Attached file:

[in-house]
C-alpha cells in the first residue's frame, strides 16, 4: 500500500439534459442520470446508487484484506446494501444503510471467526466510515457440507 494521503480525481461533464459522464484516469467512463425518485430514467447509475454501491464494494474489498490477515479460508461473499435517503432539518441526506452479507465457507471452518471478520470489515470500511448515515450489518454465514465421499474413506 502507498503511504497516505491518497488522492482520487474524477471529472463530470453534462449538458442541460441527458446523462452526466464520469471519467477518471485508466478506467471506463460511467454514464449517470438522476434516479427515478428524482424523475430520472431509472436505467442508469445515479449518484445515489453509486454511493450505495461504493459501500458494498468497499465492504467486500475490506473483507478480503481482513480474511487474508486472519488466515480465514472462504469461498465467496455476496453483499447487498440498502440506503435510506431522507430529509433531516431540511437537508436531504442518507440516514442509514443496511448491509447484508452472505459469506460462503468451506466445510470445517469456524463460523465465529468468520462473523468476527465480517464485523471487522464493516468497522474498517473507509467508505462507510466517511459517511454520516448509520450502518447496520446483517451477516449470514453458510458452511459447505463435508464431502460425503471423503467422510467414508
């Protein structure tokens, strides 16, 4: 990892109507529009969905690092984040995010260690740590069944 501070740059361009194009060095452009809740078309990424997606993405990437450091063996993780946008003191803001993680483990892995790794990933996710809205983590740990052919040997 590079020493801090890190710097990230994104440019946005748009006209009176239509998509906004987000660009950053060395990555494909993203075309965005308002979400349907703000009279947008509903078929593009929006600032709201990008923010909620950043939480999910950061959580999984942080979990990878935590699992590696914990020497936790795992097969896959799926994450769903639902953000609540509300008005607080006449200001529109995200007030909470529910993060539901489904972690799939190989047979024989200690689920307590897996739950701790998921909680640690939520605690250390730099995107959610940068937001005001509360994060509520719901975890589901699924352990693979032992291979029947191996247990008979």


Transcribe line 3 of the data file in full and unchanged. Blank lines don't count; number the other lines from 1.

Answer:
């Protein structure tokens, strides 16, 4: 990892109507529009969905690092984040995010260690740590069944 501070740059361009194009060095452009809740078309990424997606993405990437450091063996993780946008003191803001993680483990892995790794990933996710809205983590740990052919040997 590079020493801090890190710097990230994104440019946005748009006209009176239509998509906004987000660009950053060395990555494909993203075309965005308002979400349907703000009279947008509903078929593009929006600032709201990008923010909620950043939480999910950061959580999984942080979990990878935590699992590696914990020497936790795992097969896959799926994450769903639902953000609540509300008005607080006449200001529109995200007030909470529910993060539901489904972690799939190989047979024989200690689920307590897996739950701790998921909680640690939520605690250390730099995107959610940068937001005001509360994060509520719901975890589901699924352990693979032992291979029947191996247990008979």